Wi-Fi – sometimes written WiFi or even wifi – is a local area network that uses high frequency radio signals to transmit and receive data over distances of 100 metres or so; it uses the Ethernet protocol. Wi-Fi allows an electronic device to use computer networks wirelessly and uses frequencies of 2.4 GHz and 5 GHz.
Based on a quick Google search, it appears that most official sites use the terms WiFi or Wi-Fi interchangeably. With so much variation, wifi is a reasonable variation of Wi-Fi and most users understand the forms wifi, WiFi, Wi-Fi, and possibly even Wifi.
The key to its use is that we are aiming towards being understood, not necessarily maintaining a trademark. If we wanted to maintaine trademarks, we wouldn’t use the generic term Blackberries instead of Blackberry mobile devices.
You should be aware that Wi-Fi is rarely used outside English-speaking areas: most countries refer to it as WLAN (Wireless Local Area Network). In German, the term WLAN is used exclusively and, in an English language context in continental Europe, there is a strong tendency towards using WLAN.
Wi-Fi is the wireless equivalent to the wired Ethernet network, the most common local area network (LAN) technology used in organisations and homes worldwide.
A Wi-Fi logo from the Wi-Fi Alliance certifies that network devices comply with the IEEE 802.11 standard. The Wi-Fi Alliance® is a global, non-profit, industry association. Its members are a worldwide network of companies that bring you the trademark Wi-Fi®.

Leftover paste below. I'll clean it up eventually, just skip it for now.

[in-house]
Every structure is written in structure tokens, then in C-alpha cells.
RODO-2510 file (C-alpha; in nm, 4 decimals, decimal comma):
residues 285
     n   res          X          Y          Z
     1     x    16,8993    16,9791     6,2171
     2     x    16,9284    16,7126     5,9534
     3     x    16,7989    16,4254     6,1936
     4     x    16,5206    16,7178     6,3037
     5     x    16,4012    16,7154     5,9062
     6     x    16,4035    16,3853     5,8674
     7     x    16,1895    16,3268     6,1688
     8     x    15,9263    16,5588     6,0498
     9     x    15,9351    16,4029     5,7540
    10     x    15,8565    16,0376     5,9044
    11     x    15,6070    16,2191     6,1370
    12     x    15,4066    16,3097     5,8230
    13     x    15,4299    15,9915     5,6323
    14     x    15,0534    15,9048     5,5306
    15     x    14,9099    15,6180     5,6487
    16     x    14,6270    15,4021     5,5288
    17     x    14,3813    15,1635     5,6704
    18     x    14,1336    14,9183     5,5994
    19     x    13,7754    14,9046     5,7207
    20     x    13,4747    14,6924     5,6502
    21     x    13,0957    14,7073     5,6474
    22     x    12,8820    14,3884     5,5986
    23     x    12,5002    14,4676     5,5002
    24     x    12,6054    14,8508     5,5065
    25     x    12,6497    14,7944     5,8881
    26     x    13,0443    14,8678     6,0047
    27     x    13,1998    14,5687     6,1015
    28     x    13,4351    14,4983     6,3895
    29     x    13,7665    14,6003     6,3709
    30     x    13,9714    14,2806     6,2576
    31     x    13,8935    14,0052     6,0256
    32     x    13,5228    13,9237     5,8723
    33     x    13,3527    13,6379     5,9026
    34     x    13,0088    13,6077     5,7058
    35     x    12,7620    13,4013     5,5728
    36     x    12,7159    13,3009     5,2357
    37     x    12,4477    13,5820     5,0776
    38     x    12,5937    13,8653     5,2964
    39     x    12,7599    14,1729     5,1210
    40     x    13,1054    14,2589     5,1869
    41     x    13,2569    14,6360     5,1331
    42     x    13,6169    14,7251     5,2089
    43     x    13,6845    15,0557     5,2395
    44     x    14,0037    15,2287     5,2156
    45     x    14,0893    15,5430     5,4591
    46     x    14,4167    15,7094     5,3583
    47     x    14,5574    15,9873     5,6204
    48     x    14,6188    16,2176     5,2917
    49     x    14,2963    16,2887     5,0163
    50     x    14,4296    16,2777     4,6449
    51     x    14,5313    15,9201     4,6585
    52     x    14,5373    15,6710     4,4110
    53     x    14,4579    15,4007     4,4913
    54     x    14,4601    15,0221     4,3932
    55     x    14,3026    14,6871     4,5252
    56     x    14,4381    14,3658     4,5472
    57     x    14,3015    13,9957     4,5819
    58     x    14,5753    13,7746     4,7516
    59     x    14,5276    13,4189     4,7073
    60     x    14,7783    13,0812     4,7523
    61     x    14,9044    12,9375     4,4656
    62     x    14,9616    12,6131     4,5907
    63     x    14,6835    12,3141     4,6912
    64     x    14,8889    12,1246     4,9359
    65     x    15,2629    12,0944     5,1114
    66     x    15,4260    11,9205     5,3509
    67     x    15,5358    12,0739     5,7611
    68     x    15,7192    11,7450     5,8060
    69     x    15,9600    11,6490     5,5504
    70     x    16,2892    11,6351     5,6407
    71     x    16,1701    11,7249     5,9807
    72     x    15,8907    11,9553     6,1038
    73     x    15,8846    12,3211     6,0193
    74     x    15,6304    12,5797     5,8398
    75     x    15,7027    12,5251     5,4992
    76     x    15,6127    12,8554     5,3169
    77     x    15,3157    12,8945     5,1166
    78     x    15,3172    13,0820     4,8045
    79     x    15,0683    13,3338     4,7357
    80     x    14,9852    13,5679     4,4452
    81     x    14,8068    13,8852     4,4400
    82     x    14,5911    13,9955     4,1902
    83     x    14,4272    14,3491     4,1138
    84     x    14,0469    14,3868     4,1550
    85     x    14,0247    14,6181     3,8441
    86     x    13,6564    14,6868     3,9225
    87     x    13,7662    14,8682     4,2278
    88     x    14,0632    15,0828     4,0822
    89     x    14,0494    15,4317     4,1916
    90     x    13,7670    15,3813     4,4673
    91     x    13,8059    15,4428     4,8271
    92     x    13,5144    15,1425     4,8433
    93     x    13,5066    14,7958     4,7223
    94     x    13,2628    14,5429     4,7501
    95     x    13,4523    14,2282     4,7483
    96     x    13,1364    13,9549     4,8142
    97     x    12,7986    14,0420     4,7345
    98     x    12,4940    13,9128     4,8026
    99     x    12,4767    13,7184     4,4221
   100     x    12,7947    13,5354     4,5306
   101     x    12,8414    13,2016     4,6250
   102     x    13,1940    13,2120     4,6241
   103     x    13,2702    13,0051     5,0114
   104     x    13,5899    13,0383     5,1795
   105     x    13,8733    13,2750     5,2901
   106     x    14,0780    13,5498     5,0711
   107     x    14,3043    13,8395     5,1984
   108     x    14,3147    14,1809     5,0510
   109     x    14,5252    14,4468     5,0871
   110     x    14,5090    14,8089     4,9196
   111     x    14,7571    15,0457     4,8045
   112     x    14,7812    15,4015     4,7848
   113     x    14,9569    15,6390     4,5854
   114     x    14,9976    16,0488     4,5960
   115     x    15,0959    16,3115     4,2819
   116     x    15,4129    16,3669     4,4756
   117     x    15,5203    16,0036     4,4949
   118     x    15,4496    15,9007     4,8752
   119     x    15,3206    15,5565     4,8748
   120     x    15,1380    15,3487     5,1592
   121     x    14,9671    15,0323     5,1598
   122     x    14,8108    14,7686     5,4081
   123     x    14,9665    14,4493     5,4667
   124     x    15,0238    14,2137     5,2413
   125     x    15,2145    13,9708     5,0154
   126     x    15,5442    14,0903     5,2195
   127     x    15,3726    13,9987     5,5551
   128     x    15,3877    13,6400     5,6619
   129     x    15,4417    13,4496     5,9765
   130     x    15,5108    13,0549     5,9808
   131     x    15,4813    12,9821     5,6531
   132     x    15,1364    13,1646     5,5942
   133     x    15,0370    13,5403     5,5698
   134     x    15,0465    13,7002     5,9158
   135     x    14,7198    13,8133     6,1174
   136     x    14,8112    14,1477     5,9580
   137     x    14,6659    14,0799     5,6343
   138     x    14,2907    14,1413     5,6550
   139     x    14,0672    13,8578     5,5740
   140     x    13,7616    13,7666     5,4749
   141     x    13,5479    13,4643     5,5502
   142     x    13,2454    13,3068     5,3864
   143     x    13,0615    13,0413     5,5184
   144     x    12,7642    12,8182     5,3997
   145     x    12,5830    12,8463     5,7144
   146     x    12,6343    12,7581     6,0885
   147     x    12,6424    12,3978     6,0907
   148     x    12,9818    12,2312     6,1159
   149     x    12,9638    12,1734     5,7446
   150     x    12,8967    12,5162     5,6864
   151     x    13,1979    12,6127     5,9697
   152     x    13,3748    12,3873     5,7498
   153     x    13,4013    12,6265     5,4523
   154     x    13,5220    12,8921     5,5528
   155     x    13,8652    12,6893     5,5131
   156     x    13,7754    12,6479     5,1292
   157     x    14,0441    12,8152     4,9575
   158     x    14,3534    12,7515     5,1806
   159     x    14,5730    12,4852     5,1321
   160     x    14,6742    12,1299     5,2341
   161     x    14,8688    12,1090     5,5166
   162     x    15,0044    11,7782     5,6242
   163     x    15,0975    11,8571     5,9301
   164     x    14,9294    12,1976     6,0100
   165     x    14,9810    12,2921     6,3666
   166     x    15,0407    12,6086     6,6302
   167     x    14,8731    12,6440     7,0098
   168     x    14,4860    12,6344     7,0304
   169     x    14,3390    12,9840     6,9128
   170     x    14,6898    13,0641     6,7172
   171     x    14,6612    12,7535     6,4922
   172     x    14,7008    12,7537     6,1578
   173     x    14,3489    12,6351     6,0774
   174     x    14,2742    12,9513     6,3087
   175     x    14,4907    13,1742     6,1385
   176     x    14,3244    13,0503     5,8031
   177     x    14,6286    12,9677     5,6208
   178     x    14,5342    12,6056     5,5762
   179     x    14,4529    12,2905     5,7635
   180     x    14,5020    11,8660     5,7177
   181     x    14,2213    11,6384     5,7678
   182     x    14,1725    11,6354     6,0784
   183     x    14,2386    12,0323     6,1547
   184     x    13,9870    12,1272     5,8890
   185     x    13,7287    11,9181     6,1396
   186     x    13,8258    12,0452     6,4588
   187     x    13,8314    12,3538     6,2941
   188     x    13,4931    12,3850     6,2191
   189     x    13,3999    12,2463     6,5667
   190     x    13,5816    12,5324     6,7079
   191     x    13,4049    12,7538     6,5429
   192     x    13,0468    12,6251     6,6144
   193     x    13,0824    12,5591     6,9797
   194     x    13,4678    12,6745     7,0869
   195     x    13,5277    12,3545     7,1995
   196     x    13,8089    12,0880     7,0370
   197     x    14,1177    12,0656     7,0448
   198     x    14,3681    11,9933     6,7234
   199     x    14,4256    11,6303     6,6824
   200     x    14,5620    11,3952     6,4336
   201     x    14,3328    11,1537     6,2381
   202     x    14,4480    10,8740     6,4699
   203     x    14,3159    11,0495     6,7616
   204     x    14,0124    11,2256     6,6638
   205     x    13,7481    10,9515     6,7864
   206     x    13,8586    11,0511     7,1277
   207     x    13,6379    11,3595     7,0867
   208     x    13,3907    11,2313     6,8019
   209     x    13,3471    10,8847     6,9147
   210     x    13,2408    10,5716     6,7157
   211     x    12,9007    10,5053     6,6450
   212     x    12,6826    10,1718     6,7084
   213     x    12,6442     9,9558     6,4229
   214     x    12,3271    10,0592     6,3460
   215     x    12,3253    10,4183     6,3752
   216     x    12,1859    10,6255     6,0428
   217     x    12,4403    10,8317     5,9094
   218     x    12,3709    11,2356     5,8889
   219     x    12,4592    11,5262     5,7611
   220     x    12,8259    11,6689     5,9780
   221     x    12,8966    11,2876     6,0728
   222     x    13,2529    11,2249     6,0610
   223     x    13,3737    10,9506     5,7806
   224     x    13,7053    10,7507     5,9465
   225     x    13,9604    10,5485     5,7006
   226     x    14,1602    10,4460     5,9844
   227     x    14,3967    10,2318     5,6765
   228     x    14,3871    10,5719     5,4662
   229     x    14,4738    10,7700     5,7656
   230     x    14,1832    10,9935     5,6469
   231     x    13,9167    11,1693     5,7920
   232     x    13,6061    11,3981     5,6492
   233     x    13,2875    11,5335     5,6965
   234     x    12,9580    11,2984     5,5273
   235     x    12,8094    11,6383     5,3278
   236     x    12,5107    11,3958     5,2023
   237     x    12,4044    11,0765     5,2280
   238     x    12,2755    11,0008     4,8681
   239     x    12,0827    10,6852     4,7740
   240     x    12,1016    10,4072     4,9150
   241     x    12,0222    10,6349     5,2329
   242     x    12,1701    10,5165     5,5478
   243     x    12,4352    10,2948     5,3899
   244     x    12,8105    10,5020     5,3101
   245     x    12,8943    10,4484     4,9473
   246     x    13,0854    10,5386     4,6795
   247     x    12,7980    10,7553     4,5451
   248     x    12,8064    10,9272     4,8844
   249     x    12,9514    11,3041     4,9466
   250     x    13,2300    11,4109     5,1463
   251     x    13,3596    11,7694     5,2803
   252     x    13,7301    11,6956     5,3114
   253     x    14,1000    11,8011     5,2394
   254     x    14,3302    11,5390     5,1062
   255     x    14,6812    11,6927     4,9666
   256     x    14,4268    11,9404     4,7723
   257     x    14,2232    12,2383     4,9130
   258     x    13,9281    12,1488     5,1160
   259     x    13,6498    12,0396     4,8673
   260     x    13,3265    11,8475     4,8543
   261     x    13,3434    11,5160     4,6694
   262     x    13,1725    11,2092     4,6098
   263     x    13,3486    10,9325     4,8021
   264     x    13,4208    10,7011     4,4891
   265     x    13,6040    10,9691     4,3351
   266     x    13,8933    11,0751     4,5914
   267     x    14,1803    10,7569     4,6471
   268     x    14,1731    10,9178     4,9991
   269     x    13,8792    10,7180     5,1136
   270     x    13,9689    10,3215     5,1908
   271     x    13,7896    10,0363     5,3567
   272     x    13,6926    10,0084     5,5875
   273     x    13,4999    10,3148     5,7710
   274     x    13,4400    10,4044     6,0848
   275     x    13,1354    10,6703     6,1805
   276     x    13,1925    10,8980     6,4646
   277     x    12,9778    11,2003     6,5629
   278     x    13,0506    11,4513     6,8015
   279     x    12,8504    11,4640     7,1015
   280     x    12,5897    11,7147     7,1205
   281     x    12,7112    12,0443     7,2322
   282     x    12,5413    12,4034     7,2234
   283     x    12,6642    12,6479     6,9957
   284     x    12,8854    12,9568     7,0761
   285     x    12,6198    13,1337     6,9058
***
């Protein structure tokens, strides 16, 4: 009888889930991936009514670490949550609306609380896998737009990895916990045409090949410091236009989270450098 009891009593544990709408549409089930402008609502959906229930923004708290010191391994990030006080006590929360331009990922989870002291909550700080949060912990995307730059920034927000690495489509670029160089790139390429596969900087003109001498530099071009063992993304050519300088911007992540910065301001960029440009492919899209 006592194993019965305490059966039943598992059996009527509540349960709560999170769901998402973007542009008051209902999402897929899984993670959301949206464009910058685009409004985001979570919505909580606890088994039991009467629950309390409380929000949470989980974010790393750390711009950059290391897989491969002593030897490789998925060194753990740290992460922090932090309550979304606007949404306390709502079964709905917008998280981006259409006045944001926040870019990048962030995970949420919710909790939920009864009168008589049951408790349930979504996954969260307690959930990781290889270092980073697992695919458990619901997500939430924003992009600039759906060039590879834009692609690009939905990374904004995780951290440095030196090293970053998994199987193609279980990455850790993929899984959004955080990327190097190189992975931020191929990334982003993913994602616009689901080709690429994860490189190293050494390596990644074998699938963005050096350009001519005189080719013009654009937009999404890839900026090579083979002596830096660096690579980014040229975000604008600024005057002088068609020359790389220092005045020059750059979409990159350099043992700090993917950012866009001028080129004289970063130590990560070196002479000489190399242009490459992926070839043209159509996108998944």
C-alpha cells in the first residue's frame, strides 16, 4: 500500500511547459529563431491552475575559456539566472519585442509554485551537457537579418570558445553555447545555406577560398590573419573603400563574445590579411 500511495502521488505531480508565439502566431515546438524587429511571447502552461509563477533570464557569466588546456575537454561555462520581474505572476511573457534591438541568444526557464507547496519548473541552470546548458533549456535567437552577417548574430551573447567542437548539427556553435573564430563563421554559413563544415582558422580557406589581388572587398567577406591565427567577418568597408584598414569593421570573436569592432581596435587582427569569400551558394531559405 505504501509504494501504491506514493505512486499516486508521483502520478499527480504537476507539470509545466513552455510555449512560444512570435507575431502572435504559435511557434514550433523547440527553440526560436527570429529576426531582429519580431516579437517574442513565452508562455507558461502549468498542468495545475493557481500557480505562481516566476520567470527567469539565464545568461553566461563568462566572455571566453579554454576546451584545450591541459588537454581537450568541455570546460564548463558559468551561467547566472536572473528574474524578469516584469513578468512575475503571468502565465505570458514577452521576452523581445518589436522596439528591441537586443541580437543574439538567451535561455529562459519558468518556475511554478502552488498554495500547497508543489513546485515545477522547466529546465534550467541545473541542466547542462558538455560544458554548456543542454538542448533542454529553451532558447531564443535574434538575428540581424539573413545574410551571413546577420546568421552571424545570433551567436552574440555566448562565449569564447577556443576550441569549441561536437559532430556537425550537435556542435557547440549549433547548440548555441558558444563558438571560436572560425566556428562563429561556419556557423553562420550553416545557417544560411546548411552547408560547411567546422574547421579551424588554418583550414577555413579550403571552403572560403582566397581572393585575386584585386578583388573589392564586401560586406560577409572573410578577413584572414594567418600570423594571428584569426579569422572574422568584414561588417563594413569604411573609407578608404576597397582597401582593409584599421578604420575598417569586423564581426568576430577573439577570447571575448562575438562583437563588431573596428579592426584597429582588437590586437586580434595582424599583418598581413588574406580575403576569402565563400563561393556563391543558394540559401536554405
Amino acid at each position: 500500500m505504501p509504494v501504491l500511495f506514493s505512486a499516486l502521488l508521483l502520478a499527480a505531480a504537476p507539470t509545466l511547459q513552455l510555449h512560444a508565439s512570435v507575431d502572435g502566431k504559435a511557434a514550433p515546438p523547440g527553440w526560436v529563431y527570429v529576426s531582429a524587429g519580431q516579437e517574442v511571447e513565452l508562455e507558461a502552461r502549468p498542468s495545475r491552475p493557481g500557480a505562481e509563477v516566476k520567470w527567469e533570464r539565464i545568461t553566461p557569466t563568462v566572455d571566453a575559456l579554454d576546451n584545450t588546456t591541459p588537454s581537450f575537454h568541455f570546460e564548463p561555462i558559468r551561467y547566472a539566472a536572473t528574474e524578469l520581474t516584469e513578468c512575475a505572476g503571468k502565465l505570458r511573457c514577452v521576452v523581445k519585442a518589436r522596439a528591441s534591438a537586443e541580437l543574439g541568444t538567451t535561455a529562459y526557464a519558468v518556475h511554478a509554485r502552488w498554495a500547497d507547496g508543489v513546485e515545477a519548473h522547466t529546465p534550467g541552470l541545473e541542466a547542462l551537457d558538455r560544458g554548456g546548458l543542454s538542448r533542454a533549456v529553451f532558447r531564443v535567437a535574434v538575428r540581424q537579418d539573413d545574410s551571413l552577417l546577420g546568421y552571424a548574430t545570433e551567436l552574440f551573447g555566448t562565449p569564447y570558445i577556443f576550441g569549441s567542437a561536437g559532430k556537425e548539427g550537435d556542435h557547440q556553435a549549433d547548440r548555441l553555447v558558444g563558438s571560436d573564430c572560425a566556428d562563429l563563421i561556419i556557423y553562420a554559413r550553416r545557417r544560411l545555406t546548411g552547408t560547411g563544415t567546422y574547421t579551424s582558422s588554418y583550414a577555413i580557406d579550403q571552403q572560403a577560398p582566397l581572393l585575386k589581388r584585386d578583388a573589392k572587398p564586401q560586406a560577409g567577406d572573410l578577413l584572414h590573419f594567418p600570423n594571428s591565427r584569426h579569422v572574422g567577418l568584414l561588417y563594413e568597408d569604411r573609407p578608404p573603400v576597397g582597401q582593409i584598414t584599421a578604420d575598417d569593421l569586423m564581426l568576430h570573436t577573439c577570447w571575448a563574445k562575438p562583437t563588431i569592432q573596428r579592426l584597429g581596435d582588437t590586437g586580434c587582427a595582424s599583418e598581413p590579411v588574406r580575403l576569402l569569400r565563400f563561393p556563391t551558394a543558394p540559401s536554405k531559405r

From 2000 onwards, the Wi-Fi CERTIFIED™ seal of approval has designated products with proven interoperability, industry-standard security protection and the latest technology. The Wi-Fi Alliance has certified more than 23,000 products, delivering a consistent user experience and encouraging the expanding use of Wi-Fi products and services in new and established markets.
Today, billions of Wi-Fi products carry a significant portion of the world’s data traffic in an ever-expanding variety of applications. Wi-Fi is in 25 percent of homes around the world and about two billion Wi-Fi devices were sold in 2013. Wi-Fi adoption continues to grow and the widely-shared vision of connecting everyone and everything everywhere continues.
About 600 Wi-Fi Alliance member companies, from dozens of countries, are part of the organisation, driving new technologies and applications and certifying thousands of Wi-Fi products each year.